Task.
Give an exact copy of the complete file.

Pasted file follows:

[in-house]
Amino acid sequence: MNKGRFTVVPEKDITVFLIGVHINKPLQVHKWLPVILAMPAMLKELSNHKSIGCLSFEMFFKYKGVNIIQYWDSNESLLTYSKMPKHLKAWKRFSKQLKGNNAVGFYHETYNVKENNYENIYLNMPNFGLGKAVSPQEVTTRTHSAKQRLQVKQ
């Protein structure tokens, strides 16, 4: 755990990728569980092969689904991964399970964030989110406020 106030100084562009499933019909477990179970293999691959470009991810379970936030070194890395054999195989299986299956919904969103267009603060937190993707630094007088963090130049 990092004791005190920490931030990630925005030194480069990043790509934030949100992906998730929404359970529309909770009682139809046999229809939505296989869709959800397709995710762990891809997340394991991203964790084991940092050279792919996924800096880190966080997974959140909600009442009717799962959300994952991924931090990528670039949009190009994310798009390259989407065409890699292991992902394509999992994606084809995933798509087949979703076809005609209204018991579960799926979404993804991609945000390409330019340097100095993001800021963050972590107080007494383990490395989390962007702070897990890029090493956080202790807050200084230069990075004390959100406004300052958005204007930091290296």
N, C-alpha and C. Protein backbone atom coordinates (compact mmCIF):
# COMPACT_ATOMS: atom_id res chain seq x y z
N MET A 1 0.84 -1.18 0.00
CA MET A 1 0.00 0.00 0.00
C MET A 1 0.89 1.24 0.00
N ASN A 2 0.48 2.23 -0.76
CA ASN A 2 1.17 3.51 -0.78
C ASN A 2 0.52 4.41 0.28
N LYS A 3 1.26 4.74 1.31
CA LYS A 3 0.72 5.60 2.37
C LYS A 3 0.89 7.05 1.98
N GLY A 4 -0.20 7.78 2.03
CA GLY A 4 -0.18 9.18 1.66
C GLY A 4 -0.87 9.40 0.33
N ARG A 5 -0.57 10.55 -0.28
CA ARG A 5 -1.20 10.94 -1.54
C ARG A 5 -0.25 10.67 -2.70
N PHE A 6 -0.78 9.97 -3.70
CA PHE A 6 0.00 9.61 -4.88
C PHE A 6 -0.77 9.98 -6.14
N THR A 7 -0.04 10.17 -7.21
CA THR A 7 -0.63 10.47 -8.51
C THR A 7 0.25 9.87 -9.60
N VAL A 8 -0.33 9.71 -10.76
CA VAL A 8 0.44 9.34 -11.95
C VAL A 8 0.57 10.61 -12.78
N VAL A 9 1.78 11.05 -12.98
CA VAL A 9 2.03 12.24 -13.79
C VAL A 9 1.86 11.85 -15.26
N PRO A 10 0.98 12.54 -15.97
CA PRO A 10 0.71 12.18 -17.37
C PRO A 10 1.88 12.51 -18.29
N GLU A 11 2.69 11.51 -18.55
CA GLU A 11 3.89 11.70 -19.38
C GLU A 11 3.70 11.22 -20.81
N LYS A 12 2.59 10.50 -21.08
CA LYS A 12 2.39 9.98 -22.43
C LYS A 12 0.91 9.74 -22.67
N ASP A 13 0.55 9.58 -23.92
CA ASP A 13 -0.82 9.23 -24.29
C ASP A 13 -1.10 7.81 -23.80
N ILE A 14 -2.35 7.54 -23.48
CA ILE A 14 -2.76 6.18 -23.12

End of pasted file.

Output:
[in-house]
Amino acid sequence: MNKGRFTVVPEKDITVFLIGVHINKPLQVHKWLPVILAMPAMLKELSNHKSIGCLSFEMFFKYKGVNIIQYWDSNESLLTYSKMPKHLKAWKRFSKQLKGNNAVGFYHETYNVKENNYENIYLNMPNFGLGKAVSPQEVTTRTHSAKQRLQVKQ
């Protein structure tokens, strides 16, 4: 755990990728569980092969689904991964399970964030989110406020 106030100084562009499933019909477990179970293999691959470009991810379970936030070194890395054999195989299986299956919904969103267009603060937190993707630094007088963090130049 990092004791005190920490931030990630925005030194480069990043790509934030949100992906998730929404359970529309909770009682139809046999229809939505296989869709959800397709995710762990891809997340394991991203964790084991940092050279792919996924800096880190966080997974959140909600009442009717799962959300994952991924931090990528670039949009190009994310798009390259989407065409890699292991992902394509999992994606084809995933798509087949979703076809005609209204018991579960799926979404993804991609945000390409330019340097100095993001800021963050972590107080007494383990490395989390962007702070897990890029090493956080202790807050200084230069990075004390959100406004300052958005204007930091290296």
N, C-alpha and C. Protein backbone atom coordinates (compact mmCIF):
# COMPACT_ATOMS: atom_id res chain seq x y z
N MET A 1 0.84 -1.18 0.00
CA MET A 1 0.00 0.00 0.00
C MET A 1 0.89 1.24 0.00
N ASN A 2 0.48 2.23 -0.76
CA ASN A 2 1.17 3.51 -0.78
C ASN A 2 0.52 4.41 0.28
N LYS A 3 1.26 4.74 1.31
CA LYS A 3 0.72 5.60 2.37
C LYS A 3 0.89 7.05 1.98
N GLY A 4 -0.20 7.78 2.03
CA GLY A 4 -0.18 9.18 1.66
C GLY A 4 -0.87 9.40 0.33
N ARG A 5 -0.57 10.55 -0.28
CA ARG A 5 -1.20 10.94 -1.54
C ARG A 5 -0.25 10.67 -2.70
N PHE A 6 -0.78 9.97 -3.70
CA PHE A 6 0.00 9.61 -4.88
C PHE A 6 -0.77 9.98 -6.14
N THR A 7 -0.04 10.17 -7.21
CA THR A 7 -0.63 10.47 -8.51
C THR A 7 0.25 9.87 -9.60
N VAL A 8 -0.33 9.71 -10.76
CA VAL A 8 0.44 9.34 -11.95
C VAL A 8 0.57 10.61 -12.78
N VAL A 9 1.78 11.05 -12.98
CA VAL A 9 2.03 12.24 -13.79
C VAL A 9 1.86 11.85 -15.26
N PRO A 10 0.98 12.54 -15.97
CA PRO A 10 0.71 12.18 -17.37
C PRO A 10 1.88 12.51 -18.29
N GLU A 11 2.69 11.51 -18.55
CA GLU A 11 3.89 11.70 -19.38
C GLU A 11 3.70 11.22 -20.81
N LYS A 12 2.59 10.50 -21.08
CA LYS A 12 2.39 9.98 -22.43
C LYS A 12 0.91 9.74 -22.67
N ASP A 13 0.55 9.58 -23.92
CA ASP A 13 -0.82 9.23 -24.29
C ASP A 13 -1.10 7.81 -23.80
N ILE A 14 -2.35 7.54 -23.48
CA ILE A 14 -2.76 6.18 -23.12